Monday, February 1, 2021

Why I Won't Use The AWS V2 Java SDK

Update, 2024-01-24

Well, I was wrong: AWS is end-of-lifing the v1 SDK. They will stop adding new features in July of this year, and stop providing updates in December 2025. They just announced this plan, so I'm still waiting to see if they'll back-pedal under pressure from large customers. But until that happens, ignore my advice below and start converting your code.

That said, feel free to read my venting from three years ago ...

Amazon's "version 2" SDK for Java was first released three and a half years ago. As of this writing, the current version is 2.15.73. So it's time to upgrade your Java AWS projects, right?

To which my answer is a resounding “NO!” In fact, if you are starting a new java AWS project, I recommend that you stick with the version 1 SDK unless you have a compelling reason to change. Especially if you already have code that uses version 1.

I base these statements on my experience updating my logging library. While this library doesn't use a lot of AWS services, it goes deep on the ones that it does use, especially client configuration. For additional context, I've been using the version 1 Java SDK since it came out, I currently use the Python SDK very heavily, and I've also spent some time with the JavaScript and Ruby SDKs. Plus, I implemented my own S3 SDK before the Java SDK was available. In other words, I'm not just someone who spent an hour trying to work with the library, got fed up, and is now venting.

And before I do start venting, I want to call out the things that I do like about the new library:

Consistent Naming
This is big. It's not just a matter of getting rid of the superfluous “Amazon” or ”AWS” prefix, but of consistent categorization. For example, CloudWatch Logs: that's its name, you find its documentation next to other things named CloudWatch, and you look at your logs by going to the CloudWatch page in the console. Yet in the v1 SDK it's called AWSLogs, and the JAR is aws-java-sdk-logs. A small thing, but small things are what enhance or detract from developer productivity.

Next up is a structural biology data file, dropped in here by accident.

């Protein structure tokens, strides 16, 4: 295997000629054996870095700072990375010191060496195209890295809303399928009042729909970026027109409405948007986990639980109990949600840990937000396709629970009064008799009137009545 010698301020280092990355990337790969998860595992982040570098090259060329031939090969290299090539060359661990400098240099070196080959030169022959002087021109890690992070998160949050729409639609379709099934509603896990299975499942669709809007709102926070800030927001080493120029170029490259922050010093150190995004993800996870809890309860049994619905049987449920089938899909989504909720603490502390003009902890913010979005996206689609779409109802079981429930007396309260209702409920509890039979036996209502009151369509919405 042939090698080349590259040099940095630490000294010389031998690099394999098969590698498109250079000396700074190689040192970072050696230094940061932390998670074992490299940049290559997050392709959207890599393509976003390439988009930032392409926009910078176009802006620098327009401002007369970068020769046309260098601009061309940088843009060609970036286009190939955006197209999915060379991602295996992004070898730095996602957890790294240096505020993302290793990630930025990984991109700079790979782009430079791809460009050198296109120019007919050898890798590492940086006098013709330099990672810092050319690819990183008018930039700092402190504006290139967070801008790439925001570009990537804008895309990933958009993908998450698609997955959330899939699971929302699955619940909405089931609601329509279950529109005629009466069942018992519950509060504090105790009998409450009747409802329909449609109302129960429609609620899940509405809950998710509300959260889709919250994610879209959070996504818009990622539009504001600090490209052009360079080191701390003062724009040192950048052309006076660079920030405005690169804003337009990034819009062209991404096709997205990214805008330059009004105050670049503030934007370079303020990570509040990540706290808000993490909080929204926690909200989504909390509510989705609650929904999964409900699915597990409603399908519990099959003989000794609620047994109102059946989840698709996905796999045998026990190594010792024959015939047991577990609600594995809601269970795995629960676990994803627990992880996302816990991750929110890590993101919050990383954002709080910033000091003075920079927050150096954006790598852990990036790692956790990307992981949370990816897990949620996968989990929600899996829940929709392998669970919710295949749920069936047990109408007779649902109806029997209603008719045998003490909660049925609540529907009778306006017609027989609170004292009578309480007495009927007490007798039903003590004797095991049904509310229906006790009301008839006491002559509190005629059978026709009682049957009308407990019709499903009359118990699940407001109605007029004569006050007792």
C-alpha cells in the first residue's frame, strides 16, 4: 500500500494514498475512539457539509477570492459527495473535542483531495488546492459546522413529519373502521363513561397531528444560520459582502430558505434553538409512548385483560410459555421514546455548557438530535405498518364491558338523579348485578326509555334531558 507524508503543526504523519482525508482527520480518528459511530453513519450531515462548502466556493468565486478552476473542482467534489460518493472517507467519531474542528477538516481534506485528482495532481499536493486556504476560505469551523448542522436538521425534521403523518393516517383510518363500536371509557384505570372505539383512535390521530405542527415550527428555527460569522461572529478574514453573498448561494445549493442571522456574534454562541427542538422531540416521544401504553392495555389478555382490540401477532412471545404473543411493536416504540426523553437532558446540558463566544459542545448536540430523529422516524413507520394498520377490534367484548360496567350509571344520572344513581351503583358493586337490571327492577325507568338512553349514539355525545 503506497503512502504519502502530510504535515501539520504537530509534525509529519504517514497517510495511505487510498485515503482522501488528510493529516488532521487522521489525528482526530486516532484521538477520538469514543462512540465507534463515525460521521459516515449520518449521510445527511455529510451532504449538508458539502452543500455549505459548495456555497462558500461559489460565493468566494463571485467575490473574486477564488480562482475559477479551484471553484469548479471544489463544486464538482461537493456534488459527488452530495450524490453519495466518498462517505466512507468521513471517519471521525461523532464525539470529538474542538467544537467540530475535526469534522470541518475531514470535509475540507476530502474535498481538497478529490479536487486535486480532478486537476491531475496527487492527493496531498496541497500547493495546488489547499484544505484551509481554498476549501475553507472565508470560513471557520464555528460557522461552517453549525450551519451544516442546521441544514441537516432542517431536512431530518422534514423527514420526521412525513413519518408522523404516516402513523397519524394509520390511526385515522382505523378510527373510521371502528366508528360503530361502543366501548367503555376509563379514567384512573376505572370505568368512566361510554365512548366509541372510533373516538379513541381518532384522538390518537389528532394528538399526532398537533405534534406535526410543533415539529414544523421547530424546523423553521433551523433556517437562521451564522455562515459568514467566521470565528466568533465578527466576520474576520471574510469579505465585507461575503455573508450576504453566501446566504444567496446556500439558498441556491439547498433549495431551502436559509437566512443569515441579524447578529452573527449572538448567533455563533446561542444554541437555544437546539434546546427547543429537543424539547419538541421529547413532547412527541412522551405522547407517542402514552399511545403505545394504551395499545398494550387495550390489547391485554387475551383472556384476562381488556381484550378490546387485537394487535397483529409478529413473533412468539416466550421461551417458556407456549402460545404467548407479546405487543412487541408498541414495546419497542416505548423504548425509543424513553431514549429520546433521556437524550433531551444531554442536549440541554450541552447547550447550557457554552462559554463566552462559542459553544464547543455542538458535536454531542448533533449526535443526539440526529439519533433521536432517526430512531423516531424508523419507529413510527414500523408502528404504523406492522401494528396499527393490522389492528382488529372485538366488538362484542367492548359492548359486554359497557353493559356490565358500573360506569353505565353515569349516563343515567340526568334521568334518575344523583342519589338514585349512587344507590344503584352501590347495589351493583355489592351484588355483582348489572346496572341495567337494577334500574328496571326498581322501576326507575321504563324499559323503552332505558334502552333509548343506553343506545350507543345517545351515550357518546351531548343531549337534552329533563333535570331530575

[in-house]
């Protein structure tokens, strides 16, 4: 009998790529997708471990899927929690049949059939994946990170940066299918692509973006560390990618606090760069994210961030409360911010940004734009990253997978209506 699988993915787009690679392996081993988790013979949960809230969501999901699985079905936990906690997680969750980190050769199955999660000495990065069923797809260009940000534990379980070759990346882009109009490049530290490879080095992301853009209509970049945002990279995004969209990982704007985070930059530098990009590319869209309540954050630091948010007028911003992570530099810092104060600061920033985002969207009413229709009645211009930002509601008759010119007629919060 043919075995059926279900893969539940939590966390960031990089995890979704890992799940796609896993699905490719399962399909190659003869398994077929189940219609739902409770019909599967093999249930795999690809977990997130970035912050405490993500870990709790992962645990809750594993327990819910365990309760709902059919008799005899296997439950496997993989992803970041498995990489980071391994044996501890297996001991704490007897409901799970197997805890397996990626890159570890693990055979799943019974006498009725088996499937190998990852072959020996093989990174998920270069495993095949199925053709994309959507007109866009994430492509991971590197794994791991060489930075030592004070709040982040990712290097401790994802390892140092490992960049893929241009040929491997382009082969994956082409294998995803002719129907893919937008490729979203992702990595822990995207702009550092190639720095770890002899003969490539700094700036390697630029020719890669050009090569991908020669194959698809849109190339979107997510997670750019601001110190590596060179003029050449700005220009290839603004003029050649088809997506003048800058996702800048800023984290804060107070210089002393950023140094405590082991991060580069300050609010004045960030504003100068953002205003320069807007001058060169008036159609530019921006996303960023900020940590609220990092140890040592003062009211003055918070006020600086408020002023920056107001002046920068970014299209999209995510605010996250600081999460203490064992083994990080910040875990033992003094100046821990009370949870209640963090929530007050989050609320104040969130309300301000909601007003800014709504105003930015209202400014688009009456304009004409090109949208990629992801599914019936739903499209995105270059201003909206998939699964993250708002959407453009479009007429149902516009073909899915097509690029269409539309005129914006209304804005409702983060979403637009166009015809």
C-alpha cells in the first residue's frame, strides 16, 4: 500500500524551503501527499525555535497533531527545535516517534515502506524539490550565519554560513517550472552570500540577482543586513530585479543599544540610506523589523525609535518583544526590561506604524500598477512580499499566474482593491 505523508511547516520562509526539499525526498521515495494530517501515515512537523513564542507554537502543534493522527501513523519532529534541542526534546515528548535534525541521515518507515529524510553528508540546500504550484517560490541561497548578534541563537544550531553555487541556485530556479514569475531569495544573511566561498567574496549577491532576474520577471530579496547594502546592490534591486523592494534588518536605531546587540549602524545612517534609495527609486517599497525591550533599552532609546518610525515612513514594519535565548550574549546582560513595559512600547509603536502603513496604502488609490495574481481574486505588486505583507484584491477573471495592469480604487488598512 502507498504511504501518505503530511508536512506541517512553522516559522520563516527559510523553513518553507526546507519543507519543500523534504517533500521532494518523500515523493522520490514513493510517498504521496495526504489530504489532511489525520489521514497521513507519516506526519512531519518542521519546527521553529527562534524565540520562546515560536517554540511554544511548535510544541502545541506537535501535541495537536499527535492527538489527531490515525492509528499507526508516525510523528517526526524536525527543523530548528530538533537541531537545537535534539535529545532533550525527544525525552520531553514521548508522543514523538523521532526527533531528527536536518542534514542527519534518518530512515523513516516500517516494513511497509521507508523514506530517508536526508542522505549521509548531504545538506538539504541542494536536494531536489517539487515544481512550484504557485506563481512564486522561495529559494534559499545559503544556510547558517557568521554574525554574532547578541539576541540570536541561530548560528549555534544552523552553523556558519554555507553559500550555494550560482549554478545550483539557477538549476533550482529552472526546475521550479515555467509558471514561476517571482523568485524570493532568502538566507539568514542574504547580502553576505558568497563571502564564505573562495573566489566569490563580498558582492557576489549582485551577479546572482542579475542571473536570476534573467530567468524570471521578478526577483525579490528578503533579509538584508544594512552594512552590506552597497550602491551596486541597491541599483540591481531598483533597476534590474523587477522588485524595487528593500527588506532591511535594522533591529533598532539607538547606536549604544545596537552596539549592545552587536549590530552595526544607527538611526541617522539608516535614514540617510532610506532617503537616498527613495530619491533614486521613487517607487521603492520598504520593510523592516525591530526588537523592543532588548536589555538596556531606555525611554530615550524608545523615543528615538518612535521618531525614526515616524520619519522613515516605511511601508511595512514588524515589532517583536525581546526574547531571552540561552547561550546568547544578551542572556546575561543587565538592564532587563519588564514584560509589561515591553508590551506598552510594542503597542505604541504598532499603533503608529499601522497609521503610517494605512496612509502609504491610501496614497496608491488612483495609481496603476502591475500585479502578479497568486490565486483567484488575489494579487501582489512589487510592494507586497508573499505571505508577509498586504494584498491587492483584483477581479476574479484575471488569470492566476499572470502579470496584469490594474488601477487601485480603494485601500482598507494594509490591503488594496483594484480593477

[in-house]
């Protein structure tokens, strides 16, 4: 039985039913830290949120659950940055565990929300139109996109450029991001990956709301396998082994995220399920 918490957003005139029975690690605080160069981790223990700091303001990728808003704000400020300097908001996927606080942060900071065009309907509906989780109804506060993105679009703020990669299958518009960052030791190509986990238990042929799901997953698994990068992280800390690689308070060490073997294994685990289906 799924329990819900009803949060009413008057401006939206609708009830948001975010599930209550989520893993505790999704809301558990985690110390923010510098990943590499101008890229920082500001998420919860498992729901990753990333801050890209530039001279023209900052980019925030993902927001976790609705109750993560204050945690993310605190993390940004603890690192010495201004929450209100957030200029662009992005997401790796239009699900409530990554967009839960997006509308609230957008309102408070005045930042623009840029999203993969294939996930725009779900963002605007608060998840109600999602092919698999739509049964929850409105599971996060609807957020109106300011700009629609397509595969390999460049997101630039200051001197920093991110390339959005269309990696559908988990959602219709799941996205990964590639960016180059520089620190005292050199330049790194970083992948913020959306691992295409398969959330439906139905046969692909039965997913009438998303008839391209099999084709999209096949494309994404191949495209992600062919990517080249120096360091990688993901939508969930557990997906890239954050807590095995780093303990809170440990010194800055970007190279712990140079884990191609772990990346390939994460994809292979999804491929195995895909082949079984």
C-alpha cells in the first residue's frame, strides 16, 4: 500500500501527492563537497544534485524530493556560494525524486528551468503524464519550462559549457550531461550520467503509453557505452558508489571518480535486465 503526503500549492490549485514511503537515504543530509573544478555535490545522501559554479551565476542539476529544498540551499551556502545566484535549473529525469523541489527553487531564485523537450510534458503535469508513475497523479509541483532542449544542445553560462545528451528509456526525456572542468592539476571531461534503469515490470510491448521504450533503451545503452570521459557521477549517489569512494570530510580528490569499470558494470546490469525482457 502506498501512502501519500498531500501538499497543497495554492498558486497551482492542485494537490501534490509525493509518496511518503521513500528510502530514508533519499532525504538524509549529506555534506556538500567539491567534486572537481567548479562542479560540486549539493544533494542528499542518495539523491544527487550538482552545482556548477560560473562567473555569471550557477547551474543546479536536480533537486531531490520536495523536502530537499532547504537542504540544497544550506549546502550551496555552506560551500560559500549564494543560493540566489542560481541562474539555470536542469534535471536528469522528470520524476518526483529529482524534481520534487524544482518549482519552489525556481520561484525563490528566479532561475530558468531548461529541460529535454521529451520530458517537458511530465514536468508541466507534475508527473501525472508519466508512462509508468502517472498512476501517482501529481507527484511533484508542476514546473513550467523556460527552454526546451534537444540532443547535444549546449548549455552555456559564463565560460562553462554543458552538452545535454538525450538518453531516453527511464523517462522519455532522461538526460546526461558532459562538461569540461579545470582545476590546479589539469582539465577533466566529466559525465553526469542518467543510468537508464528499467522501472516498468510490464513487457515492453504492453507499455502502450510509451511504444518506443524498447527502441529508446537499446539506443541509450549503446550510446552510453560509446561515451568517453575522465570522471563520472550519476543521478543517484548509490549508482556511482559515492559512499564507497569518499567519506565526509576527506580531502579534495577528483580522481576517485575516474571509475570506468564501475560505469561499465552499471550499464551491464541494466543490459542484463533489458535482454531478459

Paginated requests are a Good Thing: not only do they reduce the load on Amazon's servers, they avoid blowing up client programs (eg, downloading a gigabyte of data due to a poorly configured FilterLogEvents call). But dealing with pagination is a developer tax: the same dozen or so lines of code every time you make a paginated request (in fact, that was one of the primary drivers of my been-on-hold-because-I-mostly-work-with-Python-these-days AWS utility library). It's a lot easier to request a paginator and then loop through results or process them with a Java8 stream. I especially like that Java paginators don't force you to deal with pages at all, unlike the Python paginators.

And … that's about it. Now onto the things that I don't like:

Wholesale name changes of getters and setters
I understand why they did it: everybody hates Java's “bean” naming conventions. The get, set, and with prefixes are just visual clutter. All of the other SDKs use “property” naming, so why not make the Java SDK consistent? But the result, if you're planning to upgrade an existing project, means hours — perhaps days — of tedious manual effort to get rid of those prefixes. And at the same time, you'll be converting all of your code to use builders rather than constructors.
Just when you get used to the new conventions, you find a client that doesn't follow them